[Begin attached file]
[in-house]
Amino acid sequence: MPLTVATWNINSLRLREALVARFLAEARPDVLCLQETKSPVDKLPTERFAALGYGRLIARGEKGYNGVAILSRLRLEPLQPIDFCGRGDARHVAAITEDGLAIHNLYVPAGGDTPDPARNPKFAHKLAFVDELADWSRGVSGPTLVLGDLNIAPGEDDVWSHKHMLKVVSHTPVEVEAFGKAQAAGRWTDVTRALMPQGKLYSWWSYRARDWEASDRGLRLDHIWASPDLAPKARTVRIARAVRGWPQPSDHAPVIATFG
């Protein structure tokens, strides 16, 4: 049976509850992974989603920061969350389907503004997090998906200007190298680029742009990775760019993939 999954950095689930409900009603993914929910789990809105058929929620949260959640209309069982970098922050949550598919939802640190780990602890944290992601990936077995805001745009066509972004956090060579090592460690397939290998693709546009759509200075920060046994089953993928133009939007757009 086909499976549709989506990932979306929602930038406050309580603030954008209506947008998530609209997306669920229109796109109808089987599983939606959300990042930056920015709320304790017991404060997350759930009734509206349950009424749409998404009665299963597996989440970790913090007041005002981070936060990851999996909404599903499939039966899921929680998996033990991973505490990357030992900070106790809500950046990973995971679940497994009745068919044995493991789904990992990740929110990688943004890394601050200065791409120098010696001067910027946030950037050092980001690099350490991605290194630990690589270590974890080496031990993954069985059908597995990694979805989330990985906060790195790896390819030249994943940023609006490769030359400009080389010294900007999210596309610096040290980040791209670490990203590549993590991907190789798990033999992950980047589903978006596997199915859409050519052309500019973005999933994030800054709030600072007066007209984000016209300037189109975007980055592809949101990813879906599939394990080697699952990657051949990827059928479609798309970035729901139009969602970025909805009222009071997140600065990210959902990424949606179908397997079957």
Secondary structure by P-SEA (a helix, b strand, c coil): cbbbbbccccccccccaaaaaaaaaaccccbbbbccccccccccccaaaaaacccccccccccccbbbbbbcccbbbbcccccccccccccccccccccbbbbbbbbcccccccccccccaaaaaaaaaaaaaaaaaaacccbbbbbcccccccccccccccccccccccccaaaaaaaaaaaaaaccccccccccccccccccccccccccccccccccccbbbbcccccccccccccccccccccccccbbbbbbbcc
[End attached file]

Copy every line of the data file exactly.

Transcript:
[in-house]
Amino acid sequence: MPLTVATWNINSLRLREALVARFLAEARPDVLCLQETKSPVDKLPTERFAALGYGRLIARGEKGYNGVAILSRLRLEPLQPIDFCGRGDARHVAAITEDGLAIHNLYVPAGGDTPDPARNPKFAHKLAFVDELADWSRGVSGPTLVLGDLNIAPGEDDVWSHKHMLKVVSHTPVEVEAFGKAQAAGRWTDVTRALMPQGKLYSWWSYRARDWEASDRGLRLDHIWASPDLAPKARTVRIARAVRGWPQPSDHAPVIATFG
């Protein structure tokens, strides 16, 4: 049976509850992974989603920061969350389907503004997090998906200007190298680029742009990775760019993939 999954950095689930409900009603993914929910789990809105058929929620949260959640209309069982970098922050949550598919939802640190780990602890944290992601990936077995805001745009066509972004956090060579090592460690397939290998693709546009759509200075920060046994089953993928133009939007757009 086909499976549709989506990932979306929602930038406050309580603030954008209506947008998530609209997306669920229109796109109808089987599983939606959300990042930056920015709320304790017991404060997350759930009734509206349950009424749409998404009665299963597996989440970790913090007041005002981070936060990851999996909404599903499939039966899921929680998996033990991973505490990357030992900070106790809500950046990973995971679940497994009745068919044995493991789904990992990740929110990688943004890394601050200065791409120098010696001067910027946030950037050092980001690099350490991605290194630990690589270590974890080496031990993954069985059908597995990694979805989330990985906060790195790896390819030249994943940023609006490769030359400009080389010294900007999210596309610096040290980040791209670490990203590549993590991907190789798990033999992950980047589903978006596997199915859409050519052309500019973005999933994030800054709030600072007066007209984000016209300037189109975007980055592809949101990813879906599939394990080697699952990657051949990827059928479609798309970035729901139009969602970025909805009222009071997140600065990210959902990424949606179908397997079957």
Secondary structure by P-SEA (a helix, b strand, c coil): cbbbbbccccccccccaaaaaaaaaaccccbbbbccccccccccccaaaaaacccccccccccccbbbbbbcccbbbbcccccccccccccccccccccbbbbbbbbcccccccccccccaaaaaaaaaaaaaaaaaaacccbbbbbcccccccccccccccccccccccccaaaaaaaaaaaaaaccccccccccccccccccccccccccccccccccccbbbbcccccccccccccccccccccccccbbbbbbbcc